Briefing lined up for senior Hong Kong officials on Xi Jinping’s Communist Party congress report
Beijing delegation invited to Hong Kong to give talk on president’s ideas
The Hong Kong government has invited a mainland delegation to brief its senior officials on President Xi Jinping’s report to the Communist Party congress last month, the city’s leader confirmed on Tuesday.
The delegation, tasked by Beijing with promoting the messages of China’s ruling party after its twice-a-decade congress, is set to explain Xi’s report to Hong Kong’s top decision makers this week, according to local media reports.
The mainland group will be led by Leng Rong, head of the party’s literature research office and a member of its Central Committee, the largest of the party’s elite ruling bodies.
Hong Kong leader Carrie Lam Cheng Yuet-ngor on Tuesday confirmed that Leng would be coming to give a talk this week – a move local lawmakers said was unusual.
But Lam said the event was not without precedent: “In the last few years, the government has organised a lot of similar talks on topics such as the ‘Belt and Road Initiative’, the Chinese premier’s work reports, and technological advancements,” she said.
Hong Kong ministers and civil servants will be briefed on the country’s latest policies and developments.
“The 19th party congress report … mentioned that the central government would support Hong Kong in integrating with the nation’s development strategies … It will help our officials in policymaking if they have a better understanding of the report,” Lam said.
“This particular congress report is of utmost importance for our country’s development, so it is only proper and legitimate for public servants to learn more about this subject, and that’s why we have asked, as in previous practice, the central authorities to nominate the relevant official to come to Hong Kong to do a seminar for us.”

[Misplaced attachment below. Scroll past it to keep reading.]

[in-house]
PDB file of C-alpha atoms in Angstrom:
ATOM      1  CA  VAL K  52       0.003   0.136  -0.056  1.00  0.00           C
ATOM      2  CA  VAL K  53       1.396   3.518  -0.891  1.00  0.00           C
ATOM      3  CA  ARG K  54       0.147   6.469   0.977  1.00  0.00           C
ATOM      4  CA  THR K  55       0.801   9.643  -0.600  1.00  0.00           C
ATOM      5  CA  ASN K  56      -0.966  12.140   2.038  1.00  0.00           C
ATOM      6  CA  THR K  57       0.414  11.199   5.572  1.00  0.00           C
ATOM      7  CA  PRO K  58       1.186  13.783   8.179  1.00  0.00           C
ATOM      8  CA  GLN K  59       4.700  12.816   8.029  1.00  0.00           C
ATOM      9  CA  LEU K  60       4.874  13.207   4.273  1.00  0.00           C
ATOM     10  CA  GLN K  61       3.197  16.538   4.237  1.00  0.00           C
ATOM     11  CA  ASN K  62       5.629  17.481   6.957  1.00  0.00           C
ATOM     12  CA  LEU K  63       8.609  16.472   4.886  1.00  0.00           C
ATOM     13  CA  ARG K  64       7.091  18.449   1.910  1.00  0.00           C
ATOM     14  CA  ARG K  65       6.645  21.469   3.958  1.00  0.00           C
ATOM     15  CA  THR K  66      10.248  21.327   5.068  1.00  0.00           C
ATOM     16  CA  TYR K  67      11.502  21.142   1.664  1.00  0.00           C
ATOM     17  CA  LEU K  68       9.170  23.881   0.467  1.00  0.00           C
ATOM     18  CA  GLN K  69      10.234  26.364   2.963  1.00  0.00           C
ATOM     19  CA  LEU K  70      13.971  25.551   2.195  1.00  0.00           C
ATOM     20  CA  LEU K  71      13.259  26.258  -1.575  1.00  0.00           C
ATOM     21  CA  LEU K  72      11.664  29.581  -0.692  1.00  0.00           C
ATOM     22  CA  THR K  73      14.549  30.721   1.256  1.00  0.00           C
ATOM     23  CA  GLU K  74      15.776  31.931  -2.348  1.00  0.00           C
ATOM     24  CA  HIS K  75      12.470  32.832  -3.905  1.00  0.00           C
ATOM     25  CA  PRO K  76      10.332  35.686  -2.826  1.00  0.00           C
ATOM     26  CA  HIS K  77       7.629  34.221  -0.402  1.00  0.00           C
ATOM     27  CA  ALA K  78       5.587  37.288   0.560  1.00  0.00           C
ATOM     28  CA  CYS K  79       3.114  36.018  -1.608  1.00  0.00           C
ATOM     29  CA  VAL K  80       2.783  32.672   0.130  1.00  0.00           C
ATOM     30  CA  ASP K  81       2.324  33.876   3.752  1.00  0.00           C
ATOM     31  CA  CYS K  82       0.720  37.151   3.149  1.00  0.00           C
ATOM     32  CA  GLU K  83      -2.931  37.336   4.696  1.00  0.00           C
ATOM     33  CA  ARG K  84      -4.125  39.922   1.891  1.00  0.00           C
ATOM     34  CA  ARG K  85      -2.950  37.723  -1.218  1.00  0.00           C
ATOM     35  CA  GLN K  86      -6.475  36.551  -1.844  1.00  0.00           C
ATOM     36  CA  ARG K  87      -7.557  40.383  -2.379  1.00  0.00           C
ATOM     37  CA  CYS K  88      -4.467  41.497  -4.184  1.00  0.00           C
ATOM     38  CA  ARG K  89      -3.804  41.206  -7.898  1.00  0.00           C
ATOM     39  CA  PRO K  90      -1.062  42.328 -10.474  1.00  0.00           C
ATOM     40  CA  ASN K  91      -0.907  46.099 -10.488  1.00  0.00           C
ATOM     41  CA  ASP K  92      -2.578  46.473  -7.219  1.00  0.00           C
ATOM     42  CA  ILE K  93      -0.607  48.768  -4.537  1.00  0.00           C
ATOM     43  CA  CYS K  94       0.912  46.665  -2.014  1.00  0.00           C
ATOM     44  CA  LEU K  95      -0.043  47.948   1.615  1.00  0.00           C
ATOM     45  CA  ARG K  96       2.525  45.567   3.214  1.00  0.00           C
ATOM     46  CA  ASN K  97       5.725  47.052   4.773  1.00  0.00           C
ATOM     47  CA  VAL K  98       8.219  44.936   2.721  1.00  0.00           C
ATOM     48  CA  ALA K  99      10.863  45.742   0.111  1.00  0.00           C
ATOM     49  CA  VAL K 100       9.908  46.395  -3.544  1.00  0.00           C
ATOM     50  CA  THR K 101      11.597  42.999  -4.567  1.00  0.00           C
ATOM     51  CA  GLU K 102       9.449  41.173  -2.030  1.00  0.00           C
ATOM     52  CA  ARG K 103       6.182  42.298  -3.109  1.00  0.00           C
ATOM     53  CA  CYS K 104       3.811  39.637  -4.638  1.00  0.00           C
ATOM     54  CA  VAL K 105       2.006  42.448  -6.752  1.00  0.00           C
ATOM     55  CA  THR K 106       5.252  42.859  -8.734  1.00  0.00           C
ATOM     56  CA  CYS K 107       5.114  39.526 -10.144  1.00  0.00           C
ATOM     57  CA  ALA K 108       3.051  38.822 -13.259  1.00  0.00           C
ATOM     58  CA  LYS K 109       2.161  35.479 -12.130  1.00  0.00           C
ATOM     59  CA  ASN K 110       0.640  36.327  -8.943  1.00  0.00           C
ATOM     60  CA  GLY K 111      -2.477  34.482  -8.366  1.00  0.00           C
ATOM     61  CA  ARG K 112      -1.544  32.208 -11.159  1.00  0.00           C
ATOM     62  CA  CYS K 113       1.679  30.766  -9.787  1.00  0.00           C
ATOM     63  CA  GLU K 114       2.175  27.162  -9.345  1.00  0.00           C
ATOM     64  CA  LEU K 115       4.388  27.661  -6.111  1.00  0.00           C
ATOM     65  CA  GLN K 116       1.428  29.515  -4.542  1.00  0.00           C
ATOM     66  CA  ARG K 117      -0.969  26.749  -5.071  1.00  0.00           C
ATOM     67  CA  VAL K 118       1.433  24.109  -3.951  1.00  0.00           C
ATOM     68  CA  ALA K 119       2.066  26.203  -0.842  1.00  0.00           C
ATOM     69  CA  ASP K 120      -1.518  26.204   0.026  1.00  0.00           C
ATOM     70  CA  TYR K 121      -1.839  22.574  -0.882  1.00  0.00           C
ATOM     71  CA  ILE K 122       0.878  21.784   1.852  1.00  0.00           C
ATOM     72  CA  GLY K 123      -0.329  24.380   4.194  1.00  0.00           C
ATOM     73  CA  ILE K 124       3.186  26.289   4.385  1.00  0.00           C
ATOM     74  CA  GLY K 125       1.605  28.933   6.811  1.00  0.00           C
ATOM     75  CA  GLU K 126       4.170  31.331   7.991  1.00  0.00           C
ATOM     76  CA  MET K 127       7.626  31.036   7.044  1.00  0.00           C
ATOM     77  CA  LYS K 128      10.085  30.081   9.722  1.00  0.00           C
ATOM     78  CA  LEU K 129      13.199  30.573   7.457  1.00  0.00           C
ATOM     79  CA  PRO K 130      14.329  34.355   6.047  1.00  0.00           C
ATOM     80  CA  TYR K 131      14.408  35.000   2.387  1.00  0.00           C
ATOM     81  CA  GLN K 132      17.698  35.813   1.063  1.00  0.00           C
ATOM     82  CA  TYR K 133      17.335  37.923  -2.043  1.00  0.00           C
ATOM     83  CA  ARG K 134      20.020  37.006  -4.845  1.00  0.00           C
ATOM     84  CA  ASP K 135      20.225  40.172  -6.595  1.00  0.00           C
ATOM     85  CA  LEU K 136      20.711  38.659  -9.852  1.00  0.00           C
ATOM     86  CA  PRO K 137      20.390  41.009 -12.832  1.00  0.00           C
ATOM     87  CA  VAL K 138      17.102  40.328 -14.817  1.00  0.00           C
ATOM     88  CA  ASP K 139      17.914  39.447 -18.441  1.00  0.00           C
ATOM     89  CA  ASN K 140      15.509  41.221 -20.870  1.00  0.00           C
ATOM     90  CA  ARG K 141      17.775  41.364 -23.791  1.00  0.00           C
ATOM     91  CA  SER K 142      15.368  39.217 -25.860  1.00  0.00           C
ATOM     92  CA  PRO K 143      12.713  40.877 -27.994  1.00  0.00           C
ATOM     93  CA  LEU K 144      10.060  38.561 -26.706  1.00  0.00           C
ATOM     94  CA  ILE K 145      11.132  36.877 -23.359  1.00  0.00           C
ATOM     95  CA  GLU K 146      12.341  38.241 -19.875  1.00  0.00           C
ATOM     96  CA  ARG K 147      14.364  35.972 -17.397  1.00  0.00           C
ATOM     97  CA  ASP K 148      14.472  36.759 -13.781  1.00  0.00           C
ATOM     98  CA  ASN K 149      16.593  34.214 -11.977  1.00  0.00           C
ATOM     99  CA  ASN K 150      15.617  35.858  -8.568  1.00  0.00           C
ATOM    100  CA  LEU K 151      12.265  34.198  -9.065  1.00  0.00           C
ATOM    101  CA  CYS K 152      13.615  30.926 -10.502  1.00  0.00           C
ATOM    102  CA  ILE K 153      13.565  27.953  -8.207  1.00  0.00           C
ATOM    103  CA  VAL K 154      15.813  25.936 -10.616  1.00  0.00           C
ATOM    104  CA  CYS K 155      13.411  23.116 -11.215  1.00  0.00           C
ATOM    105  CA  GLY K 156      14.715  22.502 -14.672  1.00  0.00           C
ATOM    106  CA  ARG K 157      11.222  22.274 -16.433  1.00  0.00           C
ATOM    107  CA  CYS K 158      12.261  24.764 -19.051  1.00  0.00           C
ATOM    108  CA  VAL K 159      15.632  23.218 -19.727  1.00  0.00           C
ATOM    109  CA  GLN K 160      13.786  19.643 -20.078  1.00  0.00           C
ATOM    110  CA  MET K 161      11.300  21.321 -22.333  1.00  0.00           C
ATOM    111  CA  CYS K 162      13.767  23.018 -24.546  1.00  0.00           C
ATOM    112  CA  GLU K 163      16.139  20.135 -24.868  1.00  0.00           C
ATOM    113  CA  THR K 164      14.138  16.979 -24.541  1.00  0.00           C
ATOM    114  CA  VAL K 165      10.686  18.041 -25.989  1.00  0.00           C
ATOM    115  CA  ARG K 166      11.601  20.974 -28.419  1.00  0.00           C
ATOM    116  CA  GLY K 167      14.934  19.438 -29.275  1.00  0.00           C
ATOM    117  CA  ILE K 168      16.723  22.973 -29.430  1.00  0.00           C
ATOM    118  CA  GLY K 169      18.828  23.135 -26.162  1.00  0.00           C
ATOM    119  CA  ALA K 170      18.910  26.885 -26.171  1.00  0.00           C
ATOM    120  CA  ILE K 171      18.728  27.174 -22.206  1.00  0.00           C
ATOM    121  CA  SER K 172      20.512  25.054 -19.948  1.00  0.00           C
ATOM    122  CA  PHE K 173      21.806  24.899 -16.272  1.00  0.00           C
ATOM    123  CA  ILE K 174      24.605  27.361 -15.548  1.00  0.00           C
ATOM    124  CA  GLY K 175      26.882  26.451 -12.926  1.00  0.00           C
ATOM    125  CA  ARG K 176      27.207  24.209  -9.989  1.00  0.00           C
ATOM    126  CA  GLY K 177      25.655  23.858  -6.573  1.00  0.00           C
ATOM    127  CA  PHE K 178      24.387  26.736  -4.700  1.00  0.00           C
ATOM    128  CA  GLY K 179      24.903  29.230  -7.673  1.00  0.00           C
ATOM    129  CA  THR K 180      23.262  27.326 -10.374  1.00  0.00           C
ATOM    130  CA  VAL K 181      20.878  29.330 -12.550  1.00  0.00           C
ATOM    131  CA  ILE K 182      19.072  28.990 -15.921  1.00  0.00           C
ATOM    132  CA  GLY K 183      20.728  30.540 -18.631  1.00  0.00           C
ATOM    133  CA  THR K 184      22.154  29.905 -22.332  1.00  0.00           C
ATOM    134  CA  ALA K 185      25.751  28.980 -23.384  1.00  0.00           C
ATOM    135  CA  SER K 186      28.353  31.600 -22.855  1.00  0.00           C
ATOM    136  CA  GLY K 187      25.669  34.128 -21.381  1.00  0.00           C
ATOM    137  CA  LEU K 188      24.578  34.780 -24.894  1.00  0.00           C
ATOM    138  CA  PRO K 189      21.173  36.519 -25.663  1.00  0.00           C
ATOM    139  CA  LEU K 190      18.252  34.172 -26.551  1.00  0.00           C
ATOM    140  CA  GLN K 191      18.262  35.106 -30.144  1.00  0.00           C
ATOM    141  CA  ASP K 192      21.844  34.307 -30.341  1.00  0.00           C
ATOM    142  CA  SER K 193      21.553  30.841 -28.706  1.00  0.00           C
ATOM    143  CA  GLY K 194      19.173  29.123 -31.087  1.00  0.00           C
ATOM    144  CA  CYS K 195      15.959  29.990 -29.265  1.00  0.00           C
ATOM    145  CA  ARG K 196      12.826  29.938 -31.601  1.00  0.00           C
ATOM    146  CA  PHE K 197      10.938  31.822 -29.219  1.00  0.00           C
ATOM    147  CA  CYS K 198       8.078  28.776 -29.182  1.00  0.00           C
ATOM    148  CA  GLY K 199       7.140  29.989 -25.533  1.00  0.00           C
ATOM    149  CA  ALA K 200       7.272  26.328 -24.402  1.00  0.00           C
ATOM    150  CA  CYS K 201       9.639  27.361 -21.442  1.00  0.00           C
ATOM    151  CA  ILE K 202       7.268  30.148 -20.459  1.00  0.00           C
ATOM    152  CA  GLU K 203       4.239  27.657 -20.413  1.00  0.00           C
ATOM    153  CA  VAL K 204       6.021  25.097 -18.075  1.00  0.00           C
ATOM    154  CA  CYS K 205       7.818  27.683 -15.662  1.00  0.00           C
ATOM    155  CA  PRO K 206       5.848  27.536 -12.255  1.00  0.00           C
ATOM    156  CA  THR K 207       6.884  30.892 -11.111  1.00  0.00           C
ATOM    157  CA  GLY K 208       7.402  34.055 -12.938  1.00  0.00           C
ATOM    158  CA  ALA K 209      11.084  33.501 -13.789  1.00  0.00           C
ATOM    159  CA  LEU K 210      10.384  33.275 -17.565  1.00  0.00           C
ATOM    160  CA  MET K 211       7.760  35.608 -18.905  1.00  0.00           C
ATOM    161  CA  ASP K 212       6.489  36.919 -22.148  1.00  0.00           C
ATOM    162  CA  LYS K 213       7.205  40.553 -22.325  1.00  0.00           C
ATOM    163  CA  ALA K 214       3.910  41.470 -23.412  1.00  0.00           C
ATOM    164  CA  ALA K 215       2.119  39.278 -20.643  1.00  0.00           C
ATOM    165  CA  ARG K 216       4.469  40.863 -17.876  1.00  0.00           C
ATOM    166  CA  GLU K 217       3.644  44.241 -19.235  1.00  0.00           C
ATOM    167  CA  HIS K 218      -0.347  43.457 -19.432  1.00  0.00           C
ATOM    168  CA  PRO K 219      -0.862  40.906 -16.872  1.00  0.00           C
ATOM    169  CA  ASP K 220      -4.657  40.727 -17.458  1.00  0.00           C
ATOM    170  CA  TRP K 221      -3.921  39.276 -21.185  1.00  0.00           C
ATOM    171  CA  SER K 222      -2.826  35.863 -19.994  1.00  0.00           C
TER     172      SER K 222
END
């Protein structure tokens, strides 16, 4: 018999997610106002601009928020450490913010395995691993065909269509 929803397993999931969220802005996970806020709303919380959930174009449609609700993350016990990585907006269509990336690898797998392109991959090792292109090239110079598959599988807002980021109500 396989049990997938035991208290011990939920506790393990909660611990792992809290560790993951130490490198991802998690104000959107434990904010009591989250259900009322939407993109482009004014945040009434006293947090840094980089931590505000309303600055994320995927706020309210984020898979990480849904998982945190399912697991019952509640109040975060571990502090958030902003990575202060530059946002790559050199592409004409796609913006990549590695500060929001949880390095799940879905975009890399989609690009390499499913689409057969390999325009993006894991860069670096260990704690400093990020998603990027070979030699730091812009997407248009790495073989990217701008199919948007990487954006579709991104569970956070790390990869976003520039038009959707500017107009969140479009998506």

Long-standing convention has seen Beijing send a delegation around the country after every party congress to spread its key messages, but commentators believed this was the first time it had included Hong Kong on the itinerary.
Professor Lau Siu-kai, who headed the Hong Kong government’s Central Policy Unit, a think tank, from 2002 to 2012, said a speaker from the Chinese Academy of Social Sciences came to the city in 2007 to brief officials on the outcome of the 17th congress.
“Xi’s report was a document for the party, and the speaker this time can give a more authoritative explanation. It will be a good learning opportunity for those attending,” Lau said.
Former secretary for the civil service Joseph Wong Wing-ping, who retired from the government in 2007, said: “I don’t know if this is unprecedented. But the 19th party congress report is a landmark document for the country, and civil servants should be learning about important national policies.”
But Wu Chi-wai, chairman of the Democratic Party, Hong Kong’s biggest opposition party, questioned if the briefing was necessary.
“This kind of talk is just one-way traffic … and it will only offer a superficial understanding of the report, similar to reading pro-Beijing newspapers such as Wen Wei Po and Ta Kung Pao,” Wu said.
Fellow Democratic Party lawmaker James To Kun-sun said the seminar was unusual.
“It seems that Beijing is trying to make us adopt its rather strange culture and practices,” To said, in reference to classes held on the mainland for Communist Party cadres to learn from Xi’s speeches.
“Hong Kong is governed under ‘one country, two systems’ … While it is okay to know more about the China dream and the country’s development, it could be dangerous if these ideas are affecting the city’s governance and our senior officials’ policymaking.”
Separately on Tuesday, Lam also revealed that, starting from January, she would be holding a monthly 30-minute session at the city’s legislature to answer lawmakers’ questions, on top of the four existing 90-minute sessions she attends for the same purpose every year.